We are a commune of inquiring, skeptical, politically centrist, capitalist, anglophile, traditionalist New England Yankee humans, humanoids, and animals with many interests beyond and above politics. Each of us has had a high-school education (or GED), but all had ADD so didn't pay attention very well, especially the dogs. Each one of us does "try my best to be just like I am," and none of us enjoys working for others, including for Maggie, from whom we receive neither a nickel nor a dime. Freedom from nags, cranks, government, do-gooders, control-freaks and idiots is all that we ask for.
A plug for the excellent new book by my college classmate Paul Berman, Power and the Idealists. It's about how Europe's Leftist elite came to power. Excerpted from an excellent review in Seattle's The Stranger:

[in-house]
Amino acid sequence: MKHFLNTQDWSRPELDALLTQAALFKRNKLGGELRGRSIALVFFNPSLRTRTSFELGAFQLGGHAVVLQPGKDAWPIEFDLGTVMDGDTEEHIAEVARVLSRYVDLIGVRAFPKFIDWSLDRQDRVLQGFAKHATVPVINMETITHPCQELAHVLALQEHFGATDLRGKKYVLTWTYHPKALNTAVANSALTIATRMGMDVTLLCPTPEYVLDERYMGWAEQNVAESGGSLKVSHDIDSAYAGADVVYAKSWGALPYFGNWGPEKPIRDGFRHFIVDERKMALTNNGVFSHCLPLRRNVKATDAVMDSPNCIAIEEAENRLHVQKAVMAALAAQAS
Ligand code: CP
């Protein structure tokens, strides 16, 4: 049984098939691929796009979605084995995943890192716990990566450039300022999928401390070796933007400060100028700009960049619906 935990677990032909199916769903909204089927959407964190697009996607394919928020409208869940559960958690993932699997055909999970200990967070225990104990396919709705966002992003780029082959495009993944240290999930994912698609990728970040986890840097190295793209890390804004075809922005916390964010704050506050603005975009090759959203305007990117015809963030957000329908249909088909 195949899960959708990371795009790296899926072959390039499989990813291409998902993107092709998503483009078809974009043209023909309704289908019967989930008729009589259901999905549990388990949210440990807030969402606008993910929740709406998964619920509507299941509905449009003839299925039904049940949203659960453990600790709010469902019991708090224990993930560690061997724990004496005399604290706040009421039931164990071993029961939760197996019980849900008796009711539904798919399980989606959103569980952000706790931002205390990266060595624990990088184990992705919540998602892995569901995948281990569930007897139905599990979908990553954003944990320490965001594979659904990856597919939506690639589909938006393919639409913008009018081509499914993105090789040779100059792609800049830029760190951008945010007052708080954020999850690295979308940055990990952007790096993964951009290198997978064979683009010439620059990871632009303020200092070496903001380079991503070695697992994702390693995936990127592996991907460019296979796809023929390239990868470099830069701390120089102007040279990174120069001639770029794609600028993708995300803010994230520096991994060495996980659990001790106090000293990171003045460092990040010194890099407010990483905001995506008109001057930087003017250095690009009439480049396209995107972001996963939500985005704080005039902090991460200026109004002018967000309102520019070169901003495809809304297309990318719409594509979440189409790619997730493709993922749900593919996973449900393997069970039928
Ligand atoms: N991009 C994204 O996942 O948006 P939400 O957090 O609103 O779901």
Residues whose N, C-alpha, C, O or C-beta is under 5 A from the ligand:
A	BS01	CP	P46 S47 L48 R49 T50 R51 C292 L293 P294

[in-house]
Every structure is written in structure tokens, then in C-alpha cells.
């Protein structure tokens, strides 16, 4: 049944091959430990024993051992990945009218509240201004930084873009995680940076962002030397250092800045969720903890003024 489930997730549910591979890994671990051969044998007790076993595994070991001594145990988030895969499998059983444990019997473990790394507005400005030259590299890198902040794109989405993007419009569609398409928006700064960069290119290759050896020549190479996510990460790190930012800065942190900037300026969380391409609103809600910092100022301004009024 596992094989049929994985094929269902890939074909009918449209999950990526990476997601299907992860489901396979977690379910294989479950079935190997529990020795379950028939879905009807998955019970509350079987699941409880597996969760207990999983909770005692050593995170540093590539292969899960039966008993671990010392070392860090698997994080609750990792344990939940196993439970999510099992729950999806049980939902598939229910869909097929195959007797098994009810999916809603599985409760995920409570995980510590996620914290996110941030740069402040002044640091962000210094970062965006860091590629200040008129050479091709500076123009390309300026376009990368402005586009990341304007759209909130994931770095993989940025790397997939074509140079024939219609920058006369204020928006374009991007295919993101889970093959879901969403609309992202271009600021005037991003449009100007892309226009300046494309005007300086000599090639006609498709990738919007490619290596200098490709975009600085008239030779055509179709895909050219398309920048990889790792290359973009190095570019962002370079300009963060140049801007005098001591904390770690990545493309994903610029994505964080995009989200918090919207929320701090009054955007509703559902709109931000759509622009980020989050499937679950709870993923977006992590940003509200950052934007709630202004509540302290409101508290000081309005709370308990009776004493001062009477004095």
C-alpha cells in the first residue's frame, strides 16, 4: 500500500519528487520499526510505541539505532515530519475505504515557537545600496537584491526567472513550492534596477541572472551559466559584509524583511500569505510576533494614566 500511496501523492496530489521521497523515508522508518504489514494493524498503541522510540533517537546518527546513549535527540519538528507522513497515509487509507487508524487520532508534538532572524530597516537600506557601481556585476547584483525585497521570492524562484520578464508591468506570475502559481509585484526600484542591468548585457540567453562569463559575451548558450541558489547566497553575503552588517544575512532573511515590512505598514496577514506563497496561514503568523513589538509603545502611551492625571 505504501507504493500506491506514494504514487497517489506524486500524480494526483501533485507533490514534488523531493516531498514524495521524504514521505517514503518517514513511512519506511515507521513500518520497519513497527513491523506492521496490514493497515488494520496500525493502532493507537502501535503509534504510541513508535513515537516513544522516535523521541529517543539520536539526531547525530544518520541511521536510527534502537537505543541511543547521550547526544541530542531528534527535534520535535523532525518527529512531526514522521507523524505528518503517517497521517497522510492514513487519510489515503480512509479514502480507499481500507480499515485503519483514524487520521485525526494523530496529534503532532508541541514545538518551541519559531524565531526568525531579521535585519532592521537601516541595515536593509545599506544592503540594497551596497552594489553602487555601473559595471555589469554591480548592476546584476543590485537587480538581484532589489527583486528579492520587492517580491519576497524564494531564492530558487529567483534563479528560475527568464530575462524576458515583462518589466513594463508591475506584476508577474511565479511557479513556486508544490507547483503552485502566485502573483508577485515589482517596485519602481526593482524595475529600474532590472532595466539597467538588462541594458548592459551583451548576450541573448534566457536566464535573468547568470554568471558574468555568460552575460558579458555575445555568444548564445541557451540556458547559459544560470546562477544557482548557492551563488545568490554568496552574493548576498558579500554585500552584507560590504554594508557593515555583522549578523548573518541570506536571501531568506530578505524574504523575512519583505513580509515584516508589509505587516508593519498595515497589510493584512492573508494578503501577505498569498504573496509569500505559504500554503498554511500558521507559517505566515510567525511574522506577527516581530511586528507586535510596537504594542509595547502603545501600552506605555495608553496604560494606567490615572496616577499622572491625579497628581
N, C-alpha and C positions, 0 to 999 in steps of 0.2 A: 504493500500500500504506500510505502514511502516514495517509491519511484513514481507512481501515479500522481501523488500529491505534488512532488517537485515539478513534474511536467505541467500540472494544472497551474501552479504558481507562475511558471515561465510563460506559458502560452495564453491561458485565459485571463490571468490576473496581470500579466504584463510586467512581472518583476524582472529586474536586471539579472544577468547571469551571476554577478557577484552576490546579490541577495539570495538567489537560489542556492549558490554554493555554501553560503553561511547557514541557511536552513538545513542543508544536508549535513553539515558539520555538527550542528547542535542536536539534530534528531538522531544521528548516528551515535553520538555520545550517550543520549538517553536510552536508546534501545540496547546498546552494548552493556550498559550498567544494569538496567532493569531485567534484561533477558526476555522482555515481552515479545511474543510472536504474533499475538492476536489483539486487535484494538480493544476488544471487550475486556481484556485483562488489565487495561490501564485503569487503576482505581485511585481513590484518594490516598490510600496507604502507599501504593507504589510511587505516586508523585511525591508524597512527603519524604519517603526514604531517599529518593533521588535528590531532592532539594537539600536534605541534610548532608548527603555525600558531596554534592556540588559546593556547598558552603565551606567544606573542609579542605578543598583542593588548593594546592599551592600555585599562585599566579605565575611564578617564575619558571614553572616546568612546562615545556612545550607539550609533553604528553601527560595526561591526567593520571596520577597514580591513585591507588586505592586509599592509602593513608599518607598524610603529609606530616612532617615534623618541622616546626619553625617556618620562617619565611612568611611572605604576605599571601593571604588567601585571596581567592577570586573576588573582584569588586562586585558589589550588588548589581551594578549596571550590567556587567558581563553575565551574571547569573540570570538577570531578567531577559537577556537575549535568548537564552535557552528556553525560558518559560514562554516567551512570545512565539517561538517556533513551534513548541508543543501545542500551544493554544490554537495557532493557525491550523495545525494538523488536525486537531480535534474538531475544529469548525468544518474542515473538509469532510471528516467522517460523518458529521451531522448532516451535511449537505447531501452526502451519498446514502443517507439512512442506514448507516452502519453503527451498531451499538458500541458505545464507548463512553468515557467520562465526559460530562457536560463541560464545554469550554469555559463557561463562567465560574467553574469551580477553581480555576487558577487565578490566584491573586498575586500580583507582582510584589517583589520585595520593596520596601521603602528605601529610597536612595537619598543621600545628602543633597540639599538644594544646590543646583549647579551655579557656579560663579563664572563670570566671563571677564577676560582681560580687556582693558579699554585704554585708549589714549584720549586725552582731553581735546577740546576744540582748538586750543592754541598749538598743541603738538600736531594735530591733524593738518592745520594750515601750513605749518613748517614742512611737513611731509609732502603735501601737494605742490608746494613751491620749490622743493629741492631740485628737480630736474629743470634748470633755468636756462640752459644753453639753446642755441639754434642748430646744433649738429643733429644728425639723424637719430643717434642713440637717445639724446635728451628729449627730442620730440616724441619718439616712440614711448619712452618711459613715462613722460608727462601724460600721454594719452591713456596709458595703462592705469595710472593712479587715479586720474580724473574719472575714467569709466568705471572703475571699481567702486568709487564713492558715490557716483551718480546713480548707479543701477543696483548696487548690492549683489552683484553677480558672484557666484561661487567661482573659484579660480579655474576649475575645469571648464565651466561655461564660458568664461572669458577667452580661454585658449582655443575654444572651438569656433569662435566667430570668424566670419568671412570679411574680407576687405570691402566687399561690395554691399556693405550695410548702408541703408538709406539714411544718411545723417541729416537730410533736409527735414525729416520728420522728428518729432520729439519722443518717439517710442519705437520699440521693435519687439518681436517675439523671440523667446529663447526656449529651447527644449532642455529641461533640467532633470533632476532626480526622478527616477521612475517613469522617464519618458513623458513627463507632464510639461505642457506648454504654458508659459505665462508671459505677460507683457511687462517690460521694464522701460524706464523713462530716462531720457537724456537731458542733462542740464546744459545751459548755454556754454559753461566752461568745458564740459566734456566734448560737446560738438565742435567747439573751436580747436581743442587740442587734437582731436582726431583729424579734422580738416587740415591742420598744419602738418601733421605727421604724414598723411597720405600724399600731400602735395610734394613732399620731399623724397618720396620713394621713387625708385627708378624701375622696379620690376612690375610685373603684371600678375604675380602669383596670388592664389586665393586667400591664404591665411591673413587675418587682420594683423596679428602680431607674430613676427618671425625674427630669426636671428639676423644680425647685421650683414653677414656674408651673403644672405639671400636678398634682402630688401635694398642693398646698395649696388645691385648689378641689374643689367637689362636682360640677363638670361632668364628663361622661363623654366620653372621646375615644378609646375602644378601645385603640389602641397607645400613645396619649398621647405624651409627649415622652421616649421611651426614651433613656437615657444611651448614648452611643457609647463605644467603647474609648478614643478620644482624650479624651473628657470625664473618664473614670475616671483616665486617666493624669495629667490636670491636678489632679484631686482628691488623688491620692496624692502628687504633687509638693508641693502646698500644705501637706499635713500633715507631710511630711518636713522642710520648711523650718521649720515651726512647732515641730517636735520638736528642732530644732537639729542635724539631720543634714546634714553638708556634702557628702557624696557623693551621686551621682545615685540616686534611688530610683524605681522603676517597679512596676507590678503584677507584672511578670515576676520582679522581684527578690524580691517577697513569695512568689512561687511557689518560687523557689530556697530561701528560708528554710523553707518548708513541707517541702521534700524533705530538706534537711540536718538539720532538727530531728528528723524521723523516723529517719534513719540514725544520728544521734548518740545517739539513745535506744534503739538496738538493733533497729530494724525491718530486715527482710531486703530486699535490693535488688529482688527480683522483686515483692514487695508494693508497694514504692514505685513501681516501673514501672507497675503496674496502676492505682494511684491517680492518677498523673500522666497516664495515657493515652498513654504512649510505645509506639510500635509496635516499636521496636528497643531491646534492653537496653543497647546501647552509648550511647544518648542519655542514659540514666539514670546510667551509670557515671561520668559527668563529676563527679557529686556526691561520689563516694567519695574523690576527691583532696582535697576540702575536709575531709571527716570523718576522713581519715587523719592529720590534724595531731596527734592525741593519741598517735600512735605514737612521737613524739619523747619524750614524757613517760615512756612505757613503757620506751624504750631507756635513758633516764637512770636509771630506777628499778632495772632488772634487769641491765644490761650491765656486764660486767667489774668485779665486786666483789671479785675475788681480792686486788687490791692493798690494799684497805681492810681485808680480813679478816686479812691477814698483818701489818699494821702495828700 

How did Western Europe come to be ruled by monolithic ideologues? Short answer: the "'68ers," which is what Europeans call those who came of age in the radical movements of the 1960s, revering Mao and reviling the U.S. as Nazi Germany's successor. Remarkably, after the protests were over, an extraordinary number of '68ers—those who'd stood on the barricades denouncing the system—ascended into positions of political and cultural power, shaping a New Europe (and an EU) in which the anti-Americanism of the barricades became official dogma. Paul Berman's absorbing, elegantly written Power and the Idealists recounts the political journeys of three of the most influential of these '68ers. Joschka Fischer, once head of the militant group Revolutionärer Kampf (Revolutionary Struggle), became German foreign minister in 1998. Daniel Cohn-Bendit, a leader of the May '68 Paris demos, now sits in the European Parliament. And Dr. Bernard Kouchner, boy Communist, went on to found Doctors Without Borders in 1971 and to serve as an EU and UN official. The ultimate point of Berman's 100-page opening chapter is that ethnic cleansing in Kosovo compelled these three to move "from radical leftism to liberal antitotalitarianism"—that is, to reject their longtime view of the U.S. as the world's supreme menace and support NATO action against Milosevic. Many '68ers, Berman suggests, made the same move.